East Tennessee marinas start safety improvements ahead of new la

East Tennessee marinas start safety improvements ahead of new law

Posted:
The "Noah Dean and Nate Act" requires warning signs, state inspections and, in new construction, devices to cut off the power automatically. The "Noah Dean and Nate Act" requires warning signs, state inspections and, in new construction, devices to cut off the power automatically.
The new signs are going up at Louisville Landing Marina. The new signs are going up at Louisville Landing Marina.
By JILL MCNEAL
6 News Anchor/Reporter

LOUISVILLE (WATE) - Safety at local marinas should be improving thanks to a new law named for two little boys who were electrocuted in the water near their houseboat.

Previous story: Second boy dies after Grainger County marina electrical accident

The "Noah Dean and Nate Act" requires warning signs, state inspections and, in new construction, devices to cut off the power automatically.

We spoke to Noah's mother in April after the bill passed the state house and senate.

Previous story: Mom behind Noah Dean and Nate bill hopes for change

The new signs are going up at Louisville Landing Marina.

"Every time they walk through one of these gates, it's right there in red letters. No swimming, electrical shock," said harbormaster Mike Fenton.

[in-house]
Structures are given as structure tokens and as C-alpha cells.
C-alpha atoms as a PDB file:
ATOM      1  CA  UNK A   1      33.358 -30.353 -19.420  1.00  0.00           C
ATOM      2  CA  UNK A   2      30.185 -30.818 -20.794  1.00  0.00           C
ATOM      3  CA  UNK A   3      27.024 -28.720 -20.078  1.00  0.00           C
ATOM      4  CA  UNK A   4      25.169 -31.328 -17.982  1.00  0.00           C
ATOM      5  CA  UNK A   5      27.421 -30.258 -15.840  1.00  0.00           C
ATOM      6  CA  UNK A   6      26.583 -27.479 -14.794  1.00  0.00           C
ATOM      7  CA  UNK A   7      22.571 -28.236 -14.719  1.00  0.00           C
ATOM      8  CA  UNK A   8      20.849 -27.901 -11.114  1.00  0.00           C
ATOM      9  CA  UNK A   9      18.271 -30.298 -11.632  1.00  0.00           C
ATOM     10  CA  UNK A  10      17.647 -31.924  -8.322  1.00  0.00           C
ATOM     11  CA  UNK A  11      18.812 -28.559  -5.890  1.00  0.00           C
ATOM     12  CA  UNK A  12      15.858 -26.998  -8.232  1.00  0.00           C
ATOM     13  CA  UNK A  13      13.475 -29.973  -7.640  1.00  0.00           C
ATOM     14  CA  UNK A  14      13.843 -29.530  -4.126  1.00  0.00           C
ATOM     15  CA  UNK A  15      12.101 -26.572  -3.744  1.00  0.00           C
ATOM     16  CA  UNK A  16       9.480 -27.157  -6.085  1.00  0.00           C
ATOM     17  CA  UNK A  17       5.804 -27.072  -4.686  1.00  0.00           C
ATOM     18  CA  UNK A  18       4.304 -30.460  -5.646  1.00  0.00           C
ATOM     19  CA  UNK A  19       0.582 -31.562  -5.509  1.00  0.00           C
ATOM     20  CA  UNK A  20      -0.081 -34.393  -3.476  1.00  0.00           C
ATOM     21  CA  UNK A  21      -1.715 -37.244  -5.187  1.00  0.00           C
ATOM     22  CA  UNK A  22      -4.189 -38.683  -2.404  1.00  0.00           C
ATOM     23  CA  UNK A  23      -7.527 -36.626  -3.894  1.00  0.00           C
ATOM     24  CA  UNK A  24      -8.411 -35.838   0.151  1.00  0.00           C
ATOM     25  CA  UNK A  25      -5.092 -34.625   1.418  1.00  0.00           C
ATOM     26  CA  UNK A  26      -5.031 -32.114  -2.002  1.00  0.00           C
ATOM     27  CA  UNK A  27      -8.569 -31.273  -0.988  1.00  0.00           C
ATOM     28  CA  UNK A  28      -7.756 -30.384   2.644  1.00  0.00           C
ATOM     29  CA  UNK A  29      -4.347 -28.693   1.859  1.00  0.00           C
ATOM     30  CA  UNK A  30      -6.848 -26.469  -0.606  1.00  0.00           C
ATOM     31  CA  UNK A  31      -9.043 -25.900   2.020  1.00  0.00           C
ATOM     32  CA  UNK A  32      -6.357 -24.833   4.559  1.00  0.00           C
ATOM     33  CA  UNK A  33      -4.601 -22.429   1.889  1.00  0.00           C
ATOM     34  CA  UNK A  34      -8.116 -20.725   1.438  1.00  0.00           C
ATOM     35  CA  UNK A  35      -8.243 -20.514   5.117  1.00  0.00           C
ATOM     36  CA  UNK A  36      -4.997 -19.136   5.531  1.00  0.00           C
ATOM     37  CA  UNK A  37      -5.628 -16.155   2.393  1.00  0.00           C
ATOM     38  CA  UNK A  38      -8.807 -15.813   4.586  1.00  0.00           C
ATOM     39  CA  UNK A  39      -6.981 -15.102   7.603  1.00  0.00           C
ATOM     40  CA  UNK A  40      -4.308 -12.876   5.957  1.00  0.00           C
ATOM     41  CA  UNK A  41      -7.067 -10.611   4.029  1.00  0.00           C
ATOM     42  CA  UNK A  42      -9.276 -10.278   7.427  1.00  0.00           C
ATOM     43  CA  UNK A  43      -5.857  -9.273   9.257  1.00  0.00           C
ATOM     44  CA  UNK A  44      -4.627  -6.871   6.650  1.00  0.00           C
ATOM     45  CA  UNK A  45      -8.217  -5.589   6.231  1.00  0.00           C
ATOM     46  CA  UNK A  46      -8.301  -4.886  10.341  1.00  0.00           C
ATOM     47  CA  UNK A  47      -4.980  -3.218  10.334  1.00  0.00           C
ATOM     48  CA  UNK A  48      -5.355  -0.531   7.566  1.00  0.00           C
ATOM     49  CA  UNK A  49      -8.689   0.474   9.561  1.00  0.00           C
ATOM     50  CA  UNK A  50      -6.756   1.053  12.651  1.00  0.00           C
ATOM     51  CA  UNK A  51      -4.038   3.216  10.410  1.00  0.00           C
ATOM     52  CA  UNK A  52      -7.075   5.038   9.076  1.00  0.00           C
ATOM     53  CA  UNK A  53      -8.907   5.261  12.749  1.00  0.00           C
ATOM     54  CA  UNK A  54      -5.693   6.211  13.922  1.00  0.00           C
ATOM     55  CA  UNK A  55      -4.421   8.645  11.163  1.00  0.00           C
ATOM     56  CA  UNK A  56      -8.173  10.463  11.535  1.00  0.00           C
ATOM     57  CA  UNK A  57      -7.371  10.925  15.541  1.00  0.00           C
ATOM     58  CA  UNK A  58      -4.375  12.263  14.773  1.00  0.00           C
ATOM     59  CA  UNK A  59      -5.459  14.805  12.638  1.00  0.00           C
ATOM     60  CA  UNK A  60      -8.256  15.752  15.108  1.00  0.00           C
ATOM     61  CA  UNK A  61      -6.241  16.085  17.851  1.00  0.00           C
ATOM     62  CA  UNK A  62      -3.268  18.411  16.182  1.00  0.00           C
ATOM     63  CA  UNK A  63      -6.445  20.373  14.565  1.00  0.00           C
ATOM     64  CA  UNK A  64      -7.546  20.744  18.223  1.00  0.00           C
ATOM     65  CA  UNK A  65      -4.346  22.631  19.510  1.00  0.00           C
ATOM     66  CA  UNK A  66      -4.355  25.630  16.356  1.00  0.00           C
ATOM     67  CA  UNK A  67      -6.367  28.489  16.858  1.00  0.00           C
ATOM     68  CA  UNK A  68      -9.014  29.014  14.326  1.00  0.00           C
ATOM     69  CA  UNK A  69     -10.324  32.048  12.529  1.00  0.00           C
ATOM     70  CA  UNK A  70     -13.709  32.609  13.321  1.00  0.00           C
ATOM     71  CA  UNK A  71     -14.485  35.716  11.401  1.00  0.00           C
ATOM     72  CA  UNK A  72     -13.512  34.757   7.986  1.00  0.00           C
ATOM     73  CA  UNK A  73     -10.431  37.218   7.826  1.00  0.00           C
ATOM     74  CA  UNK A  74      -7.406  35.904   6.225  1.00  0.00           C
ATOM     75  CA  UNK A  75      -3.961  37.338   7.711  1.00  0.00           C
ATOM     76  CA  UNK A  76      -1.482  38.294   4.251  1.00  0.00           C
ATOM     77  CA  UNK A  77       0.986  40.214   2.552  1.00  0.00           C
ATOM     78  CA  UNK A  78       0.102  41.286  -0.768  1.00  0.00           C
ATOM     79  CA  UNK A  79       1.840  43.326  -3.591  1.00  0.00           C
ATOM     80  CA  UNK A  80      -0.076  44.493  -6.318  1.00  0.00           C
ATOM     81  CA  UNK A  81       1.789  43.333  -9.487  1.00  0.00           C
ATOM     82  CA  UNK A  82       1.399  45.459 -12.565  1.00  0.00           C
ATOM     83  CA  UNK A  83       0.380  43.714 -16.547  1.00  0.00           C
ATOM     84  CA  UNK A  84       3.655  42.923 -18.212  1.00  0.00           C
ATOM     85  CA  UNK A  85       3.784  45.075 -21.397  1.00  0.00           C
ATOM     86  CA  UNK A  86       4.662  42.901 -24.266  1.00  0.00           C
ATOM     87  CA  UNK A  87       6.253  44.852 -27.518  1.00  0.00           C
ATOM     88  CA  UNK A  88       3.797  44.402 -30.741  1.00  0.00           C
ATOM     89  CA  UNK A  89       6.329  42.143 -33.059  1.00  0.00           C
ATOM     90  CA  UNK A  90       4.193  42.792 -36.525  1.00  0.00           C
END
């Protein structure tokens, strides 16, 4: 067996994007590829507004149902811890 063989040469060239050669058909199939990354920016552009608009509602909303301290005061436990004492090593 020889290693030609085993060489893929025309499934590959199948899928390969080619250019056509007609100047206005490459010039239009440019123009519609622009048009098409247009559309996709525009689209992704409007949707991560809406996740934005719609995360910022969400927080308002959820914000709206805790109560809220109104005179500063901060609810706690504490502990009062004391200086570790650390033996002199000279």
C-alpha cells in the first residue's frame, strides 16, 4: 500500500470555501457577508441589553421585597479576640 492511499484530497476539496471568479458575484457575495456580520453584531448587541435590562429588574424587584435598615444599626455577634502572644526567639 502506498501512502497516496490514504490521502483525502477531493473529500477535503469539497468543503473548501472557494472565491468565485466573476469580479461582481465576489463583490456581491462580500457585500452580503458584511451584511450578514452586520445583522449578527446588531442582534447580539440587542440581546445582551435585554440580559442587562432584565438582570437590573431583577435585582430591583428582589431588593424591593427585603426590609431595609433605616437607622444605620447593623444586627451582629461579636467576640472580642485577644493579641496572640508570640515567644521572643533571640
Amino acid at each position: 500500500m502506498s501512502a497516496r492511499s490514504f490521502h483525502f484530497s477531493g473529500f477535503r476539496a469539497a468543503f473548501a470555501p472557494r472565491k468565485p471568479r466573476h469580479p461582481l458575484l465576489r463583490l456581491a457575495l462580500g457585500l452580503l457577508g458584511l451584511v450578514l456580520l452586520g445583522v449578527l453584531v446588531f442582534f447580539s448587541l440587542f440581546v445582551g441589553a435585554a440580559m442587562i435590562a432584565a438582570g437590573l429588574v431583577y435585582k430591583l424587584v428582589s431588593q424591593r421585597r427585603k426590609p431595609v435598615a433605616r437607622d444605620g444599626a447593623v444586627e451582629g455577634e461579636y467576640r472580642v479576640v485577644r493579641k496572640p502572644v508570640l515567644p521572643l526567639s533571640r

They're ahead of the curve. Those warning signs have to be up at all Tennessee marinas by Jan. 1, 2015. Ground fault protection must be included on equipment installed or replaced after April 1, 2015. A state fire marshal inspection must be done by Dec. 31, 2017 and then every five years.

"Everything is hindsight. We don't look at something very well until its too late. This probably should have been done a long time ago," Fenton said.

The new signs cost more than $1,000. Fenton says ground fault circuit interrupters would cost many times that amount.

"We would take every electrical panel out and add gif breakers into them. In essence, it would be like going into your house and replacing all your breakers, on a much bigger scale," Fenton said.

Even though it's not required for existing marinas, Fenton says he would consider the upgrade.

"If it keeps places of recreation safer, it's for the good of all of us," said boater Cathy Taylor. "Compliance is going to be, that's the catalyst. If everybody is compliant, the program will be successful."
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